I, and I am pretty sure you, have heard of Suze Orman before. She’s the woman who talks about money and financial planning on Larry King and CNBC. You see her face everywhere you go now—she’s on book covers, TV shows, in newspapers, magazines, and I think I even saw her face on a bus the other day. She is EVERYWHERE.
I just assumed she was one of those know-it-all, plastic, pompous, wealthy types who have no idea of what the real world is like—kind of like a female Donald Trump. I think it’s pretty easy to build an empire if you were born with the silver spoon in your mouth, but does she have anything to say to regular people?
I had an opportunity to see her speak at a bookshop here in San Francisco, and let me tell you, not only does she have better hair than Donald, she isn’t a pompous jerk. She’s a real person and she has concrete methods that women can follow to achieve better financial success in our lives. She’s good at what she does—even the Pentagon has hired her—and she has something to say, so, I put my doubts aside and listened.
Orman is on tour promoting her eighth book, Women and Money. She calls this book her “best” book so far, and also “the most important.” Readers seem to agree. In less than two weeks, she has sold 776,000 hard cover editions—20,000 is considered a huge success. Her message? Money affects all women, and if you are not powerful with money, you are not powerful, period.
Before I got all bent out of shape considering what wealthy background she had come from that set her up to make all this money in the first place, and thinking about how, at thirty-two, I am getting a late start and none of this matters anyway, she told the 200+ audience this: she had worked as a waitress at a bakery making $400/month until the age of twenty-nine. Wow, I thought, I don’t have any excuse now, maybe it’s not impossible for me to start doing some smart things with the little money I have.
“I think what women do with the money they make is different from what men do with the money they make,” Orman explained. She noted that women often spend money on their kids, taking care of their parents, and countless other things before spending a penny on themselves. She likened this to the safety talk flight attendants give on airplanes. When the oxygen mask falls, she points out, you are supposed to put the mask on your face first and then put it on the child’s face, not the other way around. She says that without money, we suffocate—it’s like putting the mask on the child first.
Although her new book is titled Women and Money, she pressed upon the audience that “it’s not a woman thing, it’s a money thing.” She believes people in this country have a dysfunctional relationship with money—that we are using old roadmaps to navigate new financial landscapes. She thinks that people are throwing away money on everything from bad life insurance policies to low interest savings accounts. She also encouraged everybody in the room to set up a living revocable trust.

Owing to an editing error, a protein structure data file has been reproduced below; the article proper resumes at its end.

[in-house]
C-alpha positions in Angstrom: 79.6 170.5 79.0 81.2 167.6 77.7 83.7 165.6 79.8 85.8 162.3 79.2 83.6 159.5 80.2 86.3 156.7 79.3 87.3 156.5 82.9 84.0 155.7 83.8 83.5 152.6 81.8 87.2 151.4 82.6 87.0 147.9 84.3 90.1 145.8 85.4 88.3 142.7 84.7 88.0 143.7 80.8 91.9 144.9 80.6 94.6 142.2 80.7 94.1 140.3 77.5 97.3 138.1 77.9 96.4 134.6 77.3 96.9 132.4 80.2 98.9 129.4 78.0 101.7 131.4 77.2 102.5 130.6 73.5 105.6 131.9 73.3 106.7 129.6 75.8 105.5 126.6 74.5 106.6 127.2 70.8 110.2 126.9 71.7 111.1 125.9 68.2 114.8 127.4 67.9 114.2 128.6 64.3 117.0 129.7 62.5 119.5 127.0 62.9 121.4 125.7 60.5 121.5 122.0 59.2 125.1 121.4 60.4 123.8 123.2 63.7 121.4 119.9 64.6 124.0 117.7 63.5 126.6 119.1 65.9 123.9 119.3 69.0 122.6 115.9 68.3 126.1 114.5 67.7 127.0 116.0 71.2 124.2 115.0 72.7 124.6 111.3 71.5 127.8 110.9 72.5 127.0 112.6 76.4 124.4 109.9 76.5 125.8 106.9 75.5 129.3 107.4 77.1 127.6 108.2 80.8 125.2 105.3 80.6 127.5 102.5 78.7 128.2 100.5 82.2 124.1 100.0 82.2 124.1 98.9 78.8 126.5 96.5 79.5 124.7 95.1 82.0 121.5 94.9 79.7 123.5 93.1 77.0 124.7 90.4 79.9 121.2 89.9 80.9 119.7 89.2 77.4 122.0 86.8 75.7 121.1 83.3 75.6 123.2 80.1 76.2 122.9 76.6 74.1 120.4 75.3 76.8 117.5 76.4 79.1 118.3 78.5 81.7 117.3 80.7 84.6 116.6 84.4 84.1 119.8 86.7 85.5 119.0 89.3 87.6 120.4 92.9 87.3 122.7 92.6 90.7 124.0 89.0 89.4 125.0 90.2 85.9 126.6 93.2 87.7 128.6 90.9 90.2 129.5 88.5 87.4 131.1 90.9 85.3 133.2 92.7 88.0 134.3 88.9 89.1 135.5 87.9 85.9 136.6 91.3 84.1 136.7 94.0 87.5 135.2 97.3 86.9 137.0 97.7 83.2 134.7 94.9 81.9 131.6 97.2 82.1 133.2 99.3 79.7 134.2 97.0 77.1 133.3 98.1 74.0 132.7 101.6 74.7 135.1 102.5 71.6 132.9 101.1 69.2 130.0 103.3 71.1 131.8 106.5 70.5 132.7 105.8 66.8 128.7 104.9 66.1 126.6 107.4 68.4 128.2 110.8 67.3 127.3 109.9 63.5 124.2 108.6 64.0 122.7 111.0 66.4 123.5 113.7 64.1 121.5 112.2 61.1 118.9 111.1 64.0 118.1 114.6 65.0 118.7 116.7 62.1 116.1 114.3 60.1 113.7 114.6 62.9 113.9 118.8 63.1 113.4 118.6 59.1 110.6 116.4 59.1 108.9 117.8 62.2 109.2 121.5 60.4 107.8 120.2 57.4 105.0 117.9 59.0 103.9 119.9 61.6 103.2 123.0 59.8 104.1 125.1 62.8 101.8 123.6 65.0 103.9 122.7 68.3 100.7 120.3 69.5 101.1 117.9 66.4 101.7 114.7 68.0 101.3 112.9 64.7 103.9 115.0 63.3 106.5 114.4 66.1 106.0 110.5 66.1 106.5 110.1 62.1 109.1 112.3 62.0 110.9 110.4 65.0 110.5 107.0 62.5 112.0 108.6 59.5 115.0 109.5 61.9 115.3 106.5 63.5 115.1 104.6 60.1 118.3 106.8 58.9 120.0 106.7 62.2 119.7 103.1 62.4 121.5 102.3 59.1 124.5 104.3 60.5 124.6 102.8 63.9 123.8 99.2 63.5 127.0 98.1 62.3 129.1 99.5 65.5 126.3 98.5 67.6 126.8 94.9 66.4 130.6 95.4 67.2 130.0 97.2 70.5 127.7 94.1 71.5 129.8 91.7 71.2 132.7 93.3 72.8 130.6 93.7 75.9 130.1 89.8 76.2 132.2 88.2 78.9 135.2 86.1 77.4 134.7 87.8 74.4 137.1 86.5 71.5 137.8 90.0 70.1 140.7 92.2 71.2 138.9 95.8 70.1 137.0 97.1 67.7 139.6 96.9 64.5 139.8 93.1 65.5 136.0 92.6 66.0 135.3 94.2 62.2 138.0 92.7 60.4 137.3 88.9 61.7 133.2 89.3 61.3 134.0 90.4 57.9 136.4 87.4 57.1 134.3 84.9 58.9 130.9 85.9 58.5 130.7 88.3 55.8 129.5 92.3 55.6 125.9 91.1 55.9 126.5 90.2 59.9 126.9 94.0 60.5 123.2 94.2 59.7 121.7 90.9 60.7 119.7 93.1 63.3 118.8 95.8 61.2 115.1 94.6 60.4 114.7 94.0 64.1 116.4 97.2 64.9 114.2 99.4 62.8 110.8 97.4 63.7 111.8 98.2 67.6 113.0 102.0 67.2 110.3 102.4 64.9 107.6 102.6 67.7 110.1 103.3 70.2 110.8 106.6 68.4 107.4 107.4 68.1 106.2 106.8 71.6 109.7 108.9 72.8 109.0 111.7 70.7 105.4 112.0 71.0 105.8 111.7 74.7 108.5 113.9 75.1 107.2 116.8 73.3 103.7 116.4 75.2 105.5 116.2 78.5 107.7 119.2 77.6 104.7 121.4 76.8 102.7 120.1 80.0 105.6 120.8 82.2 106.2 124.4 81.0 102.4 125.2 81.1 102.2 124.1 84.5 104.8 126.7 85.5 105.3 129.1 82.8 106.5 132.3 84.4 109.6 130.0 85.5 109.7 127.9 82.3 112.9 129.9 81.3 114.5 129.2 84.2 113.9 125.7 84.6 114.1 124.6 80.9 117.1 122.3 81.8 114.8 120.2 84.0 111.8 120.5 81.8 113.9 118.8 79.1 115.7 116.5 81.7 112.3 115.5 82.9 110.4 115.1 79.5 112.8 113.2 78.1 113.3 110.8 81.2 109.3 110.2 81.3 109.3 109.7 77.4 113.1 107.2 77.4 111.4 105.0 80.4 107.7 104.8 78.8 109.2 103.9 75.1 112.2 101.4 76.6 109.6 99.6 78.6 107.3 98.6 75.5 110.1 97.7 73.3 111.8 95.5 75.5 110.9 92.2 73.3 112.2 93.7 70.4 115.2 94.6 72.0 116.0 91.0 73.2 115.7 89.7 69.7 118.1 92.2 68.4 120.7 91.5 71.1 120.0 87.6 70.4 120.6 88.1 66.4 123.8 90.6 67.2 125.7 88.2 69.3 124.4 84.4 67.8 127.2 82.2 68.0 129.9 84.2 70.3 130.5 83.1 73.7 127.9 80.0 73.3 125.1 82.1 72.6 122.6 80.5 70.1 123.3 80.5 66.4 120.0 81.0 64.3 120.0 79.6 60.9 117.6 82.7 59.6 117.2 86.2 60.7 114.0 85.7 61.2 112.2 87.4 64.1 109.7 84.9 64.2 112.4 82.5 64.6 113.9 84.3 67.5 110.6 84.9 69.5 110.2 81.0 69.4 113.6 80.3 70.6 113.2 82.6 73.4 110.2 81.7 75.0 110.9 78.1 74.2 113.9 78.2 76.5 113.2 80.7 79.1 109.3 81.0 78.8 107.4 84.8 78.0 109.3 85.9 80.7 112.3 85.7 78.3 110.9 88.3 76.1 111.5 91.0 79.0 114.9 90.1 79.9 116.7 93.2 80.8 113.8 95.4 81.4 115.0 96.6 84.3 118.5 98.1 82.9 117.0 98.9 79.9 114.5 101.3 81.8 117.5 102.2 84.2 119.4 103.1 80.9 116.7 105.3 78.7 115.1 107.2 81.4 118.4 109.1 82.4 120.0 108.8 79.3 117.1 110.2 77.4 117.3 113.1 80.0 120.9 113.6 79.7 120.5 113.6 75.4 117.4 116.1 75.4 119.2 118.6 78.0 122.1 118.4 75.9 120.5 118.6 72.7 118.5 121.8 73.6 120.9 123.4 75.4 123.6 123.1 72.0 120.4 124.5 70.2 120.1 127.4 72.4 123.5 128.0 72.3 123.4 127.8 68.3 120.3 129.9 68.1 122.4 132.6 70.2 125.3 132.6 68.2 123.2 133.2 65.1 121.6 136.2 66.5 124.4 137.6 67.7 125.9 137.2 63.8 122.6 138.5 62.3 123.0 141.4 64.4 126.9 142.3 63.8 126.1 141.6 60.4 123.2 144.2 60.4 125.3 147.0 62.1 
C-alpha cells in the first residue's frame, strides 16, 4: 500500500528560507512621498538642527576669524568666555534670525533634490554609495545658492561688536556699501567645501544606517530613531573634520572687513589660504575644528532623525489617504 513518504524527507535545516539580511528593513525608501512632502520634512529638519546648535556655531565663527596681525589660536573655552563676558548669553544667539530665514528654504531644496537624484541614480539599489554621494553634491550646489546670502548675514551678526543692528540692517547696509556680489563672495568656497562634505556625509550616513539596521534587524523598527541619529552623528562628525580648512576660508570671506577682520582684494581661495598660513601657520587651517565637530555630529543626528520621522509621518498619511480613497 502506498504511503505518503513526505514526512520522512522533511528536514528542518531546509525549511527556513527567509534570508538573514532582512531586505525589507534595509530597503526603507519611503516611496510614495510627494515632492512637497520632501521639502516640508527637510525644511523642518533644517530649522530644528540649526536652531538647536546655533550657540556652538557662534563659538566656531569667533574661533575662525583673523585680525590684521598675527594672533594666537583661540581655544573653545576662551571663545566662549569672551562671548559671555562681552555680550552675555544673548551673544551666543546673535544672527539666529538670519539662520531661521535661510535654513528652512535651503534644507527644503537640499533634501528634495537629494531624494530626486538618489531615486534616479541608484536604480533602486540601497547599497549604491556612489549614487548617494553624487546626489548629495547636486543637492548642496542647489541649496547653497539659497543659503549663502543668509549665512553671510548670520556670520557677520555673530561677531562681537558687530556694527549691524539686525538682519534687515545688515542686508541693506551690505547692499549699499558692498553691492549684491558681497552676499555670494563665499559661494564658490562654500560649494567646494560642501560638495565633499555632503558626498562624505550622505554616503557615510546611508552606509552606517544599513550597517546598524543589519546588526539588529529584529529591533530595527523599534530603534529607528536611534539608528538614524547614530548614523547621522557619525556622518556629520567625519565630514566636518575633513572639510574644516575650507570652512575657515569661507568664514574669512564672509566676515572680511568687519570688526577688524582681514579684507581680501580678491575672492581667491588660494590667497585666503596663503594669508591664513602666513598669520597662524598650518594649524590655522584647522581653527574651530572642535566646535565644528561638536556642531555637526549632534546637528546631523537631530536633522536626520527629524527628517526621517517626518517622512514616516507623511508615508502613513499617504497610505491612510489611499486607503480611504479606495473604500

Orman also had this advice for the men in the audience: they should get to know what the women in their lives are thinking and feeling about money. She admitted that, even though she is the baby with two older, successful brothers, she is the one who takes care of their mother. Her brothers didn’t even think they had any accountability more than a phone call to her. She encourages men to open their eyes and be aware of what the women in their lives are doing with money.
Orman ended her talk with information about resources on her Web site and her new “save yourself” plan. On her site, she has a month-by-month savings plan, ideas on how to get out of credit card debt, and simple money saving tips. The “save yourself” plan is a deal she negotiated with TDAmeritrade to set up high interest savings accounts for women. If a woman puts at least $50/month into the account for twelve months, TDAmeritrade will give her $100, which is a really nice bonus to the already helpful resources she offers. She even gave the crowd the secret codes to access all of these resources, saying that she understood why not everybody could afford her book.
I could tell Orman is really passionate about the subject of women and money. The room was packed, standing room only, with her fans who absolutely love her. I have to admit I was won over by her dedication and thoroughness. “Don’t apologize for being successful,” she told us at the end of the talk. And she’s right, we all do that all the time. We downplay our successes, we don’t promote ourselves, we don’t ask for raises, and we tend to focus on our failures. I’m tired of that—there is no reason why any of us shouldn’t take our piece of the pie, but who knows where to even start? I think she makes a wonderful tour guide.